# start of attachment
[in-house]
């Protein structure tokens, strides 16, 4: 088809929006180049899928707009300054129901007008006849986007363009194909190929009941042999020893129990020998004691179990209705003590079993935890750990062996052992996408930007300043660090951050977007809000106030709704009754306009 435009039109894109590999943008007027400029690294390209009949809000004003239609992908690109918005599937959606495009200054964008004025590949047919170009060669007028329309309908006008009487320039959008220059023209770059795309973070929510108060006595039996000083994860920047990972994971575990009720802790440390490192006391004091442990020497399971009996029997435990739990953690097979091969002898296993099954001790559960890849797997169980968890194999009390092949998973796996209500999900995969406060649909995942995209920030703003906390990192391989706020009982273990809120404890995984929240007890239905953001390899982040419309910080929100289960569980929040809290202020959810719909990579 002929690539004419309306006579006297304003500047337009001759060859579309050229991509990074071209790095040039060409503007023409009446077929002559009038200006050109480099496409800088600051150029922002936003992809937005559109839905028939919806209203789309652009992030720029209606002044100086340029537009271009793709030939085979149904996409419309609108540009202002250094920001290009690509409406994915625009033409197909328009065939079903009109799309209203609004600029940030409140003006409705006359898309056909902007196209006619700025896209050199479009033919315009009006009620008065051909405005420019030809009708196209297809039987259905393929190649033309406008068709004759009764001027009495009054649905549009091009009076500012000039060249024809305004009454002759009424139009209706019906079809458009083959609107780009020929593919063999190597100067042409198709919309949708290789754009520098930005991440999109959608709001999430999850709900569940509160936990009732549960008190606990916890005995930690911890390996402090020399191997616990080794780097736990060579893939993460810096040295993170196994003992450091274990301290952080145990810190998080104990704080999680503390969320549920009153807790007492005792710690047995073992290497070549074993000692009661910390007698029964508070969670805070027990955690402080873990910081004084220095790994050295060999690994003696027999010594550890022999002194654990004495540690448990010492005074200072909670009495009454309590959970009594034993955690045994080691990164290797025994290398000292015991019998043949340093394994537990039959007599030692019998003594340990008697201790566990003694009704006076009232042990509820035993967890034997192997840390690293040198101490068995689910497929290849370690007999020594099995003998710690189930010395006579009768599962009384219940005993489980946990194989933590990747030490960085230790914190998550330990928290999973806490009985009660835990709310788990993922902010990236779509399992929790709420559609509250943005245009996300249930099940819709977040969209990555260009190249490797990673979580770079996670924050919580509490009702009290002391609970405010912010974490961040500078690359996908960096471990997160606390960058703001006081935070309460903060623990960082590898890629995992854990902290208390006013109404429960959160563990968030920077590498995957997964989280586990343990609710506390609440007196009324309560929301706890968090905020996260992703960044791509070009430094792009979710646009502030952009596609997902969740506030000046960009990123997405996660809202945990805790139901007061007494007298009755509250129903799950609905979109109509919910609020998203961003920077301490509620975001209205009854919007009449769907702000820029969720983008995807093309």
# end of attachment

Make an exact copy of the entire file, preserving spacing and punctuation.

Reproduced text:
[in-house]
């Protein structure tokens, strides 16, 4: 088809929006180049899928707009300054129901007008006849986007363009194909190929009941042999020893129990020998004691179990209705003590079993935890750990062996052992996408930007300043660090951050977007809000106030709704009754306009 435009039109894109590999943008007027400029690294390209009949809000004003239609992908690109918005599937959606495009200054964008004025590949047919170009060669007028329309309908006008009487320039959008220059023209770059795309973070929510108060006595039996000083994860920047990972994971575990009720802790440390490192006391004091442990020497399971009996029997435990739990953690097979091969002898296993099954001790559960890849797997169980968890194999009390092949998973796996209500999900995969406060649909995942995209920030703003906390990192391989706020009982273990809120404890995984929240007890239905953001390899982040419309910080929100289960569980929040809290202020959810719909990579 002929690539004419309306006579006297304003500047337009001759060859579309050229991509990074071209790095040039060409503007023409009446077929002559009038200006050109480099496409800088600051150029922002936003992809937005559109839905028939919806209203789309652009992030720029209606002044100086340029537009271009793709030939085979149904996409419309609108540009202002250094920001290009690509409406994915625009033409197909328009065939079903009109799309209203609004600029940030409140003006409705006359898309056909902007196209006619700025896209050199479009033919315009009006009620008065051909405005420019030809009708196209297809039987259905393929190649033309406008068709004759009764001027009495009054649905549009091009009076500012000039060249024809305004009454002759009424139009209706019906079809458009083959609107780009020929593919063999190597100067042409198709919309949708290789754009520098930005991440999109959608709001999430999850709900569940509160936990009732549960008190606990916890005995930690911890390996402090020399191997616990080794780097736990060579893939993460810096040295993170196994003992450091274990301290952080145990810190998080104990704080999680503390969320549920009153807790007492005792710690047995073992290497070549074993000692009661910390007698029964508070969670805070027990955690402080873990910081004084220095790994050295060999690994003696027999010594550890022999002194654990004495540690448990010492005074200072909670009495009454309590959970009594034993955690045994080691990164290797025994290398000292015991019998043949340093394994537990039959007599030692019998003594340990008697201790566990003694009704006076009232042990509820035993967890034997192997840390690293040198101490068995689910497929290849370690007999020594099995003998710690189930010395006579009768599962009384219940005993489980946990194989933590990747030490960085230790914190998550330990928290999973806490009985009660835990709310788990993922902010990236779509399992929790709420559609509250943005245009996300249930099940819709977040969209990555260009190249490797990673979580770079996670924050919580509490009702009290002391609970405010912010974490961040500078690359996908960096471990997160606390960058703001006081935070309460903060623990960082590898890629995992854990902290208390006013109404429960959160563990968030920077590498995957997964989280586990343990609710506390609440007196009324309560929301706890968090905020996260992703960044791509070009430094792009979710646009502030952009596609997902969740506030000046960009990123997405996660809202945990805790139901007061007494007298009755509250129903799950609905979109109509919910609020998203961003920077301490509620975001209205009854919007009449769907702000820029969720983008995807093309």